Archive for ‘photo’

May 19, 2009

Vert vs. Invert 1: Felid Edition

We were wondering why Freya (the cat, not the goddess) was taking such an eager interest in the books on the coffee table. Upon moving the books I discovered why: a house spider (it was in the house…ergo…) scampered out only to be duffed by a white paw. She was gentle though (the cat) so the spider recovered and managed to skitter off to the table edge. A chase ensued and, as no spidery corpse has been found, and the cat lies sleeping (burpless) on my daughters bed, we will declare this epic Vert vs. Invert battle a draw.

April 12, 2009

My Sunday Best — Easter 2009

Thirteen posts from the 10 most chocolatiest blogs of the last week. An Easter Special.

Again, the new
(Ephemera)
(An eggling)

Holy chocolate!
(What Easter Is)

3. Science Musings Blog
The mysterious play of forces
(Venerating Life )
As strange a maze as e’er men trod…
(Ant inspiration)

4. Sandwalk
What Stephen Harper Said in 1997
(Spooky… )

Happy Birthday, Lungless Frog!

Atheists have no ultimate explanation
(Sometimes we just don’t know)

Bart D. Ehrman Quote on the Historian and the Resurrection of Jesus
Valerie Tarico on Ancient Sumerian Origins of the Easter Story

(“Who would Jesus waterboard?”)
( Aleady!)
(Self serving? I know. My Easter Bouquet to all who have read this far.
Have a Great Spring!
April 6, 2009

Photo Album – Spider in the Snow

I found this spider, tipping it lightly over the snow at +2 deg.C. at the Clifford E. Lee Nature Sanctuary, west of Edmonton. A double woot to anyone who can identify this. (Click to enlarge)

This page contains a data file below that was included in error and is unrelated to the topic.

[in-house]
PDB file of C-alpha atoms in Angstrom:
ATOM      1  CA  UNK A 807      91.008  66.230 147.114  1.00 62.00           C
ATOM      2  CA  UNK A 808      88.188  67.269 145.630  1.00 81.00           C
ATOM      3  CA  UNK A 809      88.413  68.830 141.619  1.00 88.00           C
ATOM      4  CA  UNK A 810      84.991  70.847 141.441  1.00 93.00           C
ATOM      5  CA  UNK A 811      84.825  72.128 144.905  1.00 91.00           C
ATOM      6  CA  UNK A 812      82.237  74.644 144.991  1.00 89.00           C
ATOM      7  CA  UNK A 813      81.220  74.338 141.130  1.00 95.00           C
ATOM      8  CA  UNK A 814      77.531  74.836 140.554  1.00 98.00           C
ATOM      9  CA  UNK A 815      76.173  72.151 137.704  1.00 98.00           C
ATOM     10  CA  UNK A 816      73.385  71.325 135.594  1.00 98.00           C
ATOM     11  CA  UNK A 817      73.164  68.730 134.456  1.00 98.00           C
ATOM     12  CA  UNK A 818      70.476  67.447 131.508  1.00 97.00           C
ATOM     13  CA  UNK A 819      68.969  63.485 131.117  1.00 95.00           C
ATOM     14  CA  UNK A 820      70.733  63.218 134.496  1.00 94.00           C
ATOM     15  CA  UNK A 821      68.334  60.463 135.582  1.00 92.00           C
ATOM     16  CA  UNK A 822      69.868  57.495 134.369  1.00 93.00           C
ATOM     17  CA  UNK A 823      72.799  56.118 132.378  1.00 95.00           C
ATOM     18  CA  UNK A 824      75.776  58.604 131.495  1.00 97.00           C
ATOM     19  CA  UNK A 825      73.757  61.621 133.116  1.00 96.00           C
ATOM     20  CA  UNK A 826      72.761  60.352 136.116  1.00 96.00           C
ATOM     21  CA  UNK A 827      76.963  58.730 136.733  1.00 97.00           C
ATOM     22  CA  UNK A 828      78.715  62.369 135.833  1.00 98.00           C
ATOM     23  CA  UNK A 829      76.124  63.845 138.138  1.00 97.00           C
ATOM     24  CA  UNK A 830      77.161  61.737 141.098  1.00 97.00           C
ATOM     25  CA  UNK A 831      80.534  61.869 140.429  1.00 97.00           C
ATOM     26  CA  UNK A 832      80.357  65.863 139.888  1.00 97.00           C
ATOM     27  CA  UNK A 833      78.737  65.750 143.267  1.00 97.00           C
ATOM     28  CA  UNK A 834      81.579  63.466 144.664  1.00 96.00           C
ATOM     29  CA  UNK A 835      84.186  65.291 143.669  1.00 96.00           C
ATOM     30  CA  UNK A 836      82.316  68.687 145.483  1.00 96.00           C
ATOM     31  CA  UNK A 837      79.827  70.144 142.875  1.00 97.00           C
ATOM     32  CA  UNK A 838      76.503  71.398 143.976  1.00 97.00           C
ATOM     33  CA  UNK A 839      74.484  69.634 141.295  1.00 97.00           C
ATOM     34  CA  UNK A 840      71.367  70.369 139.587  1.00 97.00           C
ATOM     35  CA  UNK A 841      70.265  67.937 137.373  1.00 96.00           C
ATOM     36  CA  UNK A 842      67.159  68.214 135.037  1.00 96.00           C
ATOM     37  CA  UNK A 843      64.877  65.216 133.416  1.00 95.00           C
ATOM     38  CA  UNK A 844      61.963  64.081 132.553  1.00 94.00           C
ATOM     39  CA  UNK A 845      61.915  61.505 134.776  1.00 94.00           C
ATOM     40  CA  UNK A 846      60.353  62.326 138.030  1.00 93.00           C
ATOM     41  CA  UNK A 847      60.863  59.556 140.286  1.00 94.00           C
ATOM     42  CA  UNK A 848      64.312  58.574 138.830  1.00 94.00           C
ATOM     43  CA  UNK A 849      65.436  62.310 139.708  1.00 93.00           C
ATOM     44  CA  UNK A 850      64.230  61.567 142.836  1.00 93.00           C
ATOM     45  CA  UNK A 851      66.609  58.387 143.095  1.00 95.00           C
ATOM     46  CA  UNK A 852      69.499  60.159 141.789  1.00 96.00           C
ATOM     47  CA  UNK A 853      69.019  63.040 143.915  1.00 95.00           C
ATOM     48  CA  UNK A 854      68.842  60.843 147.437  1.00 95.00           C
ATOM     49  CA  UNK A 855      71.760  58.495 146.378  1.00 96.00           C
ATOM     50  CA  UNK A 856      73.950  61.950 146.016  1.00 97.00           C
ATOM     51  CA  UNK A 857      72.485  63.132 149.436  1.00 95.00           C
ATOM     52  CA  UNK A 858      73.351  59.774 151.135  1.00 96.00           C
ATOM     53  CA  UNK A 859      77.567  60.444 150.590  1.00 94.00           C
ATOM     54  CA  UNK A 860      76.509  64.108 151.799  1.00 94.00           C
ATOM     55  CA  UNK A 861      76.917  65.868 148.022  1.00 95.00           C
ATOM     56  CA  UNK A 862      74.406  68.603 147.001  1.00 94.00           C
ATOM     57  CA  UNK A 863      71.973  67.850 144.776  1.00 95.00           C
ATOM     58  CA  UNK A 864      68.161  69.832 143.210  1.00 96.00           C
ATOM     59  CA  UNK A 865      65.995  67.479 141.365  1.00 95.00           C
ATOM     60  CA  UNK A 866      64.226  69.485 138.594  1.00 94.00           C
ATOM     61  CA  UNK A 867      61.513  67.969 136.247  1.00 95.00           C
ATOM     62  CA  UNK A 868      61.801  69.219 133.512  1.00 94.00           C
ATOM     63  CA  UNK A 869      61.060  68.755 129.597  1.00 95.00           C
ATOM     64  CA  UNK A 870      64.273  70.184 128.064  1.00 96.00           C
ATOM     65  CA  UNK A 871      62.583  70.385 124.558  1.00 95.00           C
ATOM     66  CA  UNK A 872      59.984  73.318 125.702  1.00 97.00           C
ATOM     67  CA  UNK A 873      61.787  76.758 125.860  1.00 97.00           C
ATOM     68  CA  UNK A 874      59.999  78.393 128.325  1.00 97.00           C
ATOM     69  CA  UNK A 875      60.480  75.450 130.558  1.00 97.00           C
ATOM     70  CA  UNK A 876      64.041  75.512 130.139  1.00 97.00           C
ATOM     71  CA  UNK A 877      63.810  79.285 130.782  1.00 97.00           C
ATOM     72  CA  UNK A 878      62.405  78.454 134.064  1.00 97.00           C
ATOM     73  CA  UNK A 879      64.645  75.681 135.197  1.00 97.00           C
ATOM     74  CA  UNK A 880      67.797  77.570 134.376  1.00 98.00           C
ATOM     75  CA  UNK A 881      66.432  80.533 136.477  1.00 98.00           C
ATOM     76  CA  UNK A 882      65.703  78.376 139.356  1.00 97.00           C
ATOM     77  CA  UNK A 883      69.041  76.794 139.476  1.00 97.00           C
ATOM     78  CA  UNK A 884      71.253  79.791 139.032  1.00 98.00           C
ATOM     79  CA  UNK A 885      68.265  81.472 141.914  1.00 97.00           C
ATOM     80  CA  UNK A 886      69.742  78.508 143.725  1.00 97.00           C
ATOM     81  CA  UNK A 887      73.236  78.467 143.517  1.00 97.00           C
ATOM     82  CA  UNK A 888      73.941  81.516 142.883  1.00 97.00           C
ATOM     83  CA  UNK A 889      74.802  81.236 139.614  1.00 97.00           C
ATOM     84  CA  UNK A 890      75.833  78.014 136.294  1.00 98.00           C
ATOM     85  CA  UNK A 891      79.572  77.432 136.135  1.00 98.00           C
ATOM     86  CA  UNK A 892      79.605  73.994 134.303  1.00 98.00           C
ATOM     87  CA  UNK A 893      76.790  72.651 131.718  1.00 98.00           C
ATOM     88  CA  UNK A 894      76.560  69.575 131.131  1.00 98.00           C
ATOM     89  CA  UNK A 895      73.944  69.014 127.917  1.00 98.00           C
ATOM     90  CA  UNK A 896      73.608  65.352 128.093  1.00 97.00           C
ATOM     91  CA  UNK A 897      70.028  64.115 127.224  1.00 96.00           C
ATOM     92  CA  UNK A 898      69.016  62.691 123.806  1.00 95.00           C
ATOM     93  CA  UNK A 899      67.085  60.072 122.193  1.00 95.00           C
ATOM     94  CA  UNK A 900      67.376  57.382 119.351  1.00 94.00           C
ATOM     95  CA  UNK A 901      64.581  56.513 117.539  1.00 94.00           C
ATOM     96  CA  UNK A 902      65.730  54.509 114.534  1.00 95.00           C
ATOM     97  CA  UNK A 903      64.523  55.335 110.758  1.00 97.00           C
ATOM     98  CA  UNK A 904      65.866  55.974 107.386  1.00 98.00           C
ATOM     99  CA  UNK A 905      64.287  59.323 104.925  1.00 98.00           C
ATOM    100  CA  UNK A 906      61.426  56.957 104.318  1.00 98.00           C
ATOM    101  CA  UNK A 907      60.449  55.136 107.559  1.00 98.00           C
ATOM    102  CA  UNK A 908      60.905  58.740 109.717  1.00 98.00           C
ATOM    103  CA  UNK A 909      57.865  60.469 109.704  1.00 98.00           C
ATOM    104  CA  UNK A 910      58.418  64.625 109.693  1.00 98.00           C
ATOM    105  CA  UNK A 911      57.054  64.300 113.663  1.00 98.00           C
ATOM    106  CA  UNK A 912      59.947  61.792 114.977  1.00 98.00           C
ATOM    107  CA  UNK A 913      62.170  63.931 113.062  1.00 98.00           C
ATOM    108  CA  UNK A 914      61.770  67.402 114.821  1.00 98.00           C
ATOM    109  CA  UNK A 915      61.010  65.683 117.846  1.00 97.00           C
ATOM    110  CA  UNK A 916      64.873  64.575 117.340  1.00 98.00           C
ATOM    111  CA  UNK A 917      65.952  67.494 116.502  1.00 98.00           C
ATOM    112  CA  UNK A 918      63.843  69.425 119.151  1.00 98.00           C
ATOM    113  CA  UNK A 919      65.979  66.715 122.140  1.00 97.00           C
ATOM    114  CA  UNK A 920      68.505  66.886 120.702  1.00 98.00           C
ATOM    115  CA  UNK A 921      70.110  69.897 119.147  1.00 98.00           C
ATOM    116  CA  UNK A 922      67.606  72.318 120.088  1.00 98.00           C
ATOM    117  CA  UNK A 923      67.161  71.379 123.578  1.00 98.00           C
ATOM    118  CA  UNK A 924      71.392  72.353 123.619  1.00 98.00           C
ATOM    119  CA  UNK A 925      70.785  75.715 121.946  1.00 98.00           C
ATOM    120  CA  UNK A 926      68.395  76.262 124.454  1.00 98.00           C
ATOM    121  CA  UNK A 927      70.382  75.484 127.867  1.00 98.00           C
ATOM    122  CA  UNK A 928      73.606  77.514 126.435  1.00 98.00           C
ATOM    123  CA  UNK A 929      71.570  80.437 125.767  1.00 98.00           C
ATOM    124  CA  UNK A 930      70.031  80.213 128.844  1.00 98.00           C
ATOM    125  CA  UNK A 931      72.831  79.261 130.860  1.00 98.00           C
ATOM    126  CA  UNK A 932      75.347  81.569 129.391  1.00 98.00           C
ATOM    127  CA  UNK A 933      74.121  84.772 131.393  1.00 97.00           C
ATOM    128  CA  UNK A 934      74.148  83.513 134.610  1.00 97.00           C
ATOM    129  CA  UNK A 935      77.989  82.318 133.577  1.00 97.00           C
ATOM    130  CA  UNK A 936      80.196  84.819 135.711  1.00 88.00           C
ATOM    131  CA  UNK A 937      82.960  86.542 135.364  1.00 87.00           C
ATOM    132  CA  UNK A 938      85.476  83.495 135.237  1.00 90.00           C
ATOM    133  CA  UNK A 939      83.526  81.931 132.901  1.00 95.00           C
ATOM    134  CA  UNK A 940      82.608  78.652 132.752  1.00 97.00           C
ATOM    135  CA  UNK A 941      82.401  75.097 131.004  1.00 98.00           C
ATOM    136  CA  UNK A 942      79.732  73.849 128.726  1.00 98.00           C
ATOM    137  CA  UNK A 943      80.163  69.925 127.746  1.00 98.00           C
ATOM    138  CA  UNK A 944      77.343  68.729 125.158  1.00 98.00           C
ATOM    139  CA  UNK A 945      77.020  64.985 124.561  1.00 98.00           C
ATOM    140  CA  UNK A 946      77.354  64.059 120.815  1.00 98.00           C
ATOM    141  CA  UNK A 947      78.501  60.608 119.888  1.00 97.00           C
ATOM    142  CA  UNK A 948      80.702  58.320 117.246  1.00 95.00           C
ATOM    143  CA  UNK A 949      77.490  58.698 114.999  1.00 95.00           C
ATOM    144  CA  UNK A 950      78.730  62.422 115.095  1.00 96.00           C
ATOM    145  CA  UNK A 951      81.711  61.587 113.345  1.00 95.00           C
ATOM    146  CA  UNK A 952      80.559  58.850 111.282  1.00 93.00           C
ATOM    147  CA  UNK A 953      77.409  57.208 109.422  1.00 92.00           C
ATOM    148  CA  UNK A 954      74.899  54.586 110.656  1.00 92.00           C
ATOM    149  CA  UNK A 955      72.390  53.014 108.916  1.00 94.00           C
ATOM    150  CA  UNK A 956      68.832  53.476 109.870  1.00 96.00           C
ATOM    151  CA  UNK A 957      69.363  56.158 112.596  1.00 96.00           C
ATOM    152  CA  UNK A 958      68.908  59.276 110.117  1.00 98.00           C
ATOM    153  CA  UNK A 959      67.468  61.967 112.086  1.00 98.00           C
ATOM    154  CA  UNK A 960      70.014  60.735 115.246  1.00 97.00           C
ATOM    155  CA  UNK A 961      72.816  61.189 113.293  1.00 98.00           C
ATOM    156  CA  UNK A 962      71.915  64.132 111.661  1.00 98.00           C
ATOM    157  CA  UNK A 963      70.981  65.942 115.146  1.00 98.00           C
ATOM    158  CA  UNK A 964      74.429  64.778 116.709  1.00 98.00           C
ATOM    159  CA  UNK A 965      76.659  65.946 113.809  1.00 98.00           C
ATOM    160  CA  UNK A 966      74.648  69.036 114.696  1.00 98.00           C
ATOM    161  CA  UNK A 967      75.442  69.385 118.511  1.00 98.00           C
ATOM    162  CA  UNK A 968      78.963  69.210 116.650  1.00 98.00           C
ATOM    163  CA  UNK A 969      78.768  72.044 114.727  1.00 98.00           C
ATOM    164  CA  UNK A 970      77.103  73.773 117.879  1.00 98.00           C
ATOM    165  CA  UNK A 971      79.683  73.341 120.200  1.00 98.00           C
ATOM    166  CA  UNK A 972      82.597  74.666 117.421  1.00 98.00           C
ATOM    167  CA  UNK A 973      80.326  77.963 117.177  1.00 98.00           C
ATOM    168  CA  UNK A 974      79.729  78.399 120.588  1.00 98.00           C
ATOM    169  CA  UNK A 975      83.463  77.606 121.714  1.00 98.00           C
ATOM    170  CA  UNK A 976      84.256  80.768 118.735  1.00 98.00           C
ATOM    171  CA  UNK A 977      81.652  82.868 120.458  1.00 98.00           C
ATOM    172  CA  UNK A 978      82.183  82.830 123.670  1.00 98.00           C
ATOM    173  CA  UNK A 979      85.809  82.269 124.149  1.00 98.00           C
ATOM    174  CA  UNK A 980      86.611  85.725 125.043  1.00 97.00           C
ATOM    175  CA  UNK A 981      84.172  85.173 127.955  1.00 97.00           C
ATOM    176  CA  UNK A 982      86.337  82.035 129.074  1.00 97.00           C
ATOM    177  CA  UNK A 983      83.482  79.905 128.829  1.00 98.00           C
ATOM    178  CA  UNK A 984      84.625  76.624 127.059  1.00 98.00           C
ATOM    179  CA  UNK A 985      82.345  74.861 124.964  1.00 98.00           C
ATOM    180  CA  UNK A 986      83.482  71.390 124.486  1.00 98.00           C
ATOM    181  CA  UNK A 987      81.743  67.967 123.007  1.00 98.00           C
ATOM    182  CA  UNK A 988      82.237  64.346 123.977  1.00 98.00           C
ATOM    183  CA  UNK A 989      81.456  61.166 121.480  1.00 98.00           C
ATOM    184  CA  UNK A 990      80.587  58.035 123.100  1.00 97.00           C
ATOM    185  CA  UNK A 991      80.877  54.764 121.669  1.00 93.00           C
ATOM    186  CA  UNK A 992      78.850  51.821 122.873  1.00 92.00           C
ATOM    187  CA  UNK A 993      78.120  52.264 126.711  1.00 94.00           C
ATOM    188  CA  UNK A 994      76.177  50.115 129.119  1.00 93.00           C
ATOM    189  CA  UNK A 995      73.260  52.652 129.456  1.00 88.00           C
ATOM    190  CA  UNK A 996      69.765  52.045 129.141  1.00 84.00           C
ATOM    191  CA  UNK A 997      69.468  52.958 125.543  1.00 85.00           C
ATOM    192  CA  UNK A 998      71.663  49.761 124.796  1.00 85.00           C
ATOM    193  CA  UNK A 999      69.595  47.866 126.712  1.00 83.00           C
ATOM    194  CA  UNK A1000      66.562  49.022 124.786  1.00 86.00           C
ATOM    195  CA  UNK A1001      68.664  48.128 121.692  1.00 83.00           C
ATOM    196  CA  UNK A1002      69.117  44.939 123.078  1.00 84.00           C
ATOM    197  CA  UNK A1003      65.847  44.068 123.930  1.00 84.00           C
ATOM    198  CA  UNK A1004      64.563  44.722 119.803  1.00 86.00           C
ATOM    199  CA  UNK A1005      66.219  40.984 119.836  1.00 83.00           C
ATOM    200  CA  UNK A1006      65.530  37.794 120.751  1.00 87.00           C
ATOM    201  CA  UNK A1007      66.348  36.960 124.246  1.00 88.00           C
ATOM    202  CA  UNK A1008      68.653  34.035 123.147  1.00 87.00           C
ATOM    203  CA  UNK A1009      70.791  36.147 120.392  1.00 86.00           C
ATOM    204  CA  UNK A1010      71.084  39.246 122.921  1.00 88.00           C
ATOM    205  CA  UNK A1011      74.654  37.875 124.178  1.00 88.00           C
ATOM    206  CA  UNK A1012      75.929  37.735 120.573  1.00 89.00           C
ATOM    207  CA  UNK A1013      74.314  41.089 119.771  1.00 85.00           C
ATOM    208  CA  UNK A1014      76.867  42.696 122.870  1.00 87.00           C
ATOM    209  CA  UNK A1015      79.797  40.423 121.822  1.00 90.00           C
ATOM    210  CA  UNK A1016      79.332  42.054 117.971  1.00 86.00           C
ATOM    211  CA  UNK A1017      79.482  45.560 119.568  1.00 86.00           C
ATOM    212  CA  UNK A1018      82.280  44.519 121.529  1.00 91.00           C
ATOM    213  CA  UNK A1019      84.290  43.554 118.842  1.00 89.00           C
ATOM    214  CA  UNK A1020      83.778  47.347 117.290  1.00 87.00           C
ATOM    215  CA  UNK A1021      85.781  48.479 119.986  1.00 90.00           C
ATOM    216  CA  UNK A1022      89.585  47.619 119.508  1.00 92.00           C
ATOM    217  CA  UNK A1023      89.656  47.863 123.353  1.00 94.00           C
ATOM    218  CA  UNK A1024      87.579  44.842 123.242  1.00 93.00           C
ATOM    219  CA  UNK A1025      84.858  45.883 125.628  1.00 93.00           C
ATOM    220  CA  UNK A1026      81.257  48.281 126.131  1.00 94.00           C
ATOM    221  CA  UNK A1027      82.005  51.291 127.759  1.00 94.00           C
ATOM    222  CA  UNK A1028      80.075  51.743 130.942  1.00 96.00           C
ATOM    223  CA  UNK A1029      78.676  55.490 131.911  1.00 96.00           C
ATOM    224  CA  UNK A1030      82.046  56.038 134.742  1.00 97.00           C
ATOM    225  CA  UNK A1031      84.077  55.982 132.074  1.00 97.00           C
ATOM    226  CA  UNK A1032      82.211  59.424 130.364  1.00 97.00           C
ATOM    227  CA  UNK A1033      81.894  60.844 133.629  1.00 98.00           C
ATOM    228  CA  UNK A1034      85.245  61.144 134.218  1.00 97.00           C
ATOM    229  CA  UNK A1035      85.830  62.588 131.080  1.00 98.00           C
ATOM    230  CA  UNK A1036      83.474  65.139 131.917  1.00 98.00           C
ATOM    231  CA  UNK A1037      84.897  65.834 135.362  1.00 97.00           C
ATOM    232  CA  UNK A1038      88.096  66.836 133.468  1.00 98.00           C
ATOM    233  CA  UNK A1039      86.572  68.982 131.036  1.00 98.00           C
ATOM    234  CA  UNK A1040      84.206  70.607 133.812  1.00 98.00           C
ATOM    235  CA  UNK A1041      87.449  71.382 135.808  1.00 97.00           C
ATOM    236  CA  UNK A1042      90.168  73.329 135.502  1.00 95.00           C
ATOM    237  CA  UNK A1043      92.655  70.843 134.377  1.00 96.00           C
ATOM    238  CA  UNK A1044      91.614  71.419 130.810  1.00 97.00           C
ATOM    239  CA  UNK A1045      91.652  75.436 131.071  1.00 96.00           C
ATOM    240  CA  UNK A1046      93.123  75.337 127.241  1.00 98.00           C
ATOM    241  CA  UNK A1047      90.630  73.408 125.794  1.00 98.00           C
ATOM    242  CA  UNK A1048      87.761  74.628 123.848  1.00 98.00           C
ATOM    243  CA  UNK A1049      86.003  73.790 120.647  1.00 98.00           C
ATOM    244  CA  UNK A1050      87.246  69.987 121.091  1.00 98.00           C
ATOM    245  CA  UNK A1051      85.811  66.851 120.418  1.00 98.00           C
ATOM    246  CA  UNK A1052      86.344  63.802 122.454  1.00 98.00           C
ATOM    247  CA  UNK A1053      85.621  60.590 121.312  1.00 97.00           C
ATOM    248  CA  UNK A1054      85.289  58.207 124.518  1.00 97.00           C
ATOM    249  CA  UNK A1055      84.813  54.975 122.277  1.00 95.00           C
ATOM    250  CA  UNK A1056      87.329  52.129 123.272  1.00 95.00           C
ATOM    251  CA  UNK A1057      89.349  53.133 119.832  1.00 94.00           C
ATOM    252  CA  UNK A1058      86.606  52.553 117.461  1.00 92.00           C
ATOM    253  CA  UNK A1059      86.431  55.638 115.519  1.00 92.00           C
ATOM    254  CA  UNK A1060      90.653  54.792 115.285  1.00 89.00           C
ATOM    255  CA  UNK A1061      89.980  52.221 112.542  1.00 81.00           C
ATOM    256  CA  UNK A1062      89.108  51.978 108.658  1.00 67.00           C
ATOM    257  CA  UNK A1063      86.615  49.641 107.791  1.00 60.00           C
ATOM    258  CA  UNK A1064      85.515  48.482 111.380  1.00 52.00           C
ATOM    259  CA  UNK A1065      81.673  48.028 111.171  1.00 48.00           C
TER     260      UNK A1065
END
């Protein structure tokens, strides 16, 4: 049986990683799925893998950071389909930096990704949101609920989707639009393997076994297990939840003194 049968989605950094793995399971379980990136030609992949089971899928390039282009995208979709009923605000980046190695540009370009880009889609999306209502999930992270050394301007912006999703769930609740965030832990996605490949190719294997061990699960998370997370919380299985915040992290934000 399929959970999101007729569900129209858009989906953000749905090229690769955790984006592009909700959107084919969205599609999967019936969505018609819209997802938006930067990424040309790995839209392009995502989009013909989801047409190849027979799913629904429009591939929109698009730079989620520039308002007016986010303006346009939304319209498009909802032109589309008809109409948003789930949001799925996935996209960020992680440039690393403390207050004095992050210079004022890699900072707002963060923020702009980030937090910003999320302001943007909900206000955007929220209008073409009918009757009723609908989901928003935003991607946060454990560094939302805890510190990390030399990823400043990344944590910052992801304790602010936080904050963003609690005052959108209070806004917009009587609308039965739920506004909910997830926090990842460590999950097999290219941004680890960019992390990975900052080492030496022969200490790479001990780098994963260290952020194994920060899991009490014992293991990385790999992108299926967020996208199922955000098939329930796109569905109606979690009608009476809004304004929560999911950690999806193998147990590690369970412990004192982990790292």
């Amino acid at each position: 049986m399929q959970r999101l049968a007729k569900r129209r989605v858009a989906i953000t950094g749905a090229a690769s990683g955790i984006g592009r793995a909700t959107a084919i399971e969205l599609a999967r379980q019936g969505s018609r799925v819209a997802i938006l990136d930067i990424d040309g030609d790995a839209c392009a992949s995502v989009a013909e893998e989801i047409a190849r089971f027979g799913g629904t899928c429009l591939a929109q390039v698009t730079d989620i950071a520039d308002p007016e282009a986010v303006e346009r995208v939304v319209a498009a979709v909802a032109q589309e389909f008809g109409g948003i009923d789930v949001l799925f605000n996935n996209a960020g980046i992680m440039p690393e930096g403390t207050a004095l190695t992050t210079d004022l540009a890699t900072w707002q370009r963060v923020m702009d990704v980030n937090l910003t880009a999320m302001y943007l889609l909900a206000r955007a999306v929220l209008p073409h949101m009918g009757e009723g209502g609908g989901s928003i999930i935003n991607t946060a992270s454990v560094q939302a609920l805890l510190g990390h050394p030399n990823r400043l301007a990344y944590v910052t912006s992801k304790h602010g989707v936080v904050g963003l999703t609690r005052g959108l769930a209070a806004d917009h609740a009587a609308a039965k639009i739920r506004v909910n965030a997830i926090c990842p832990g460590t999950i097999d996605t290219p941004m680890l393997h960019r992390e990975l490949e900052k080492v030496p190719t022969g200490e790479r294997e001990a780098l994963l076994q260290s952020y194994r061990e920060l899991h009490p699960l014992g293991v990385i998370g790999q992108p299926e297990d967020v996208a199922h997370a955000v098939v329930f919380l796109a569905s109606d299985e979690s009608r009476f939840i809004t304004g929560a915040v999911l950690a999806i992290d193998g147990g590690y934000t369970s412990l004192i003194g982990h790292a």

(Photo taken with Canon SD850 IS)

April 3, 2009

Feline Hangover

When all else fails, post a cat image:

February 24, 2009

Name this Raptor. Please…

Taken from our bedroom window. This raptor was eating a chickadee or nuthatch, which can still be seen in its talons. It looks immature to me, but what do I know? For a sense of scale, he/she is sitting on the edge of a 2×8, and the leaves are the large tip leaves of an apple. Considering the size of this hawk, I consider the relative smallness of the prey quite amazing. Taken in Edmonton, Alberta on September 4, 2008.

December 11, 2008

A Shrike Sighting in Edmonton

On the 21 November I was returning home after walking my daughter to school when something fluttered up as I entered the driveway. Having only my small Canon SD 850 with me at the time, I zoomed in on the bird as it sat in our garden birch, and snatched this shot. Looking down, I saw what it had been up to. A dead sparrow on the ground, still warm. I suspected it was a shrike, the first I have seen in Edmonton, and only upon cropping and enlarging the picture to see the tell tale hooked beak and distinctive mask was I able to confirm it: either the Northern Shrike (Lanius excubitor) or a Loggerhead Shrike (Lanius ludovicianus), which are migrants through our region. There does seem to be some brownish mottling on the breast, so this is probably the Northern Shrike.

I left the sparrow where it lay and went inside to get my Nikon D80 with the 80 – 400mm zoom, to attempt a better picture, but unfortunately the bird was gone by the time I returned.

The Northern shrike is a predator which preys on insects, small mammals and even small birds. Like other shrikes, they impale their prey on thorns or wedge them between branches. Its relative, the Loggerhead shrike, is considered a bird at risk.

For more information see the entry at The Birds of North America Online.

This reminded me of my boyhood days in South Africa, where a sampling of smaller creatures of the veldt, from beetles to lizards to mice, could be found impaled on the barbed-wire fences that surrounded our country home – mostly the work of the Common Fiscal (Lanius collaris)

November 27, 2008

Freya Surrenders

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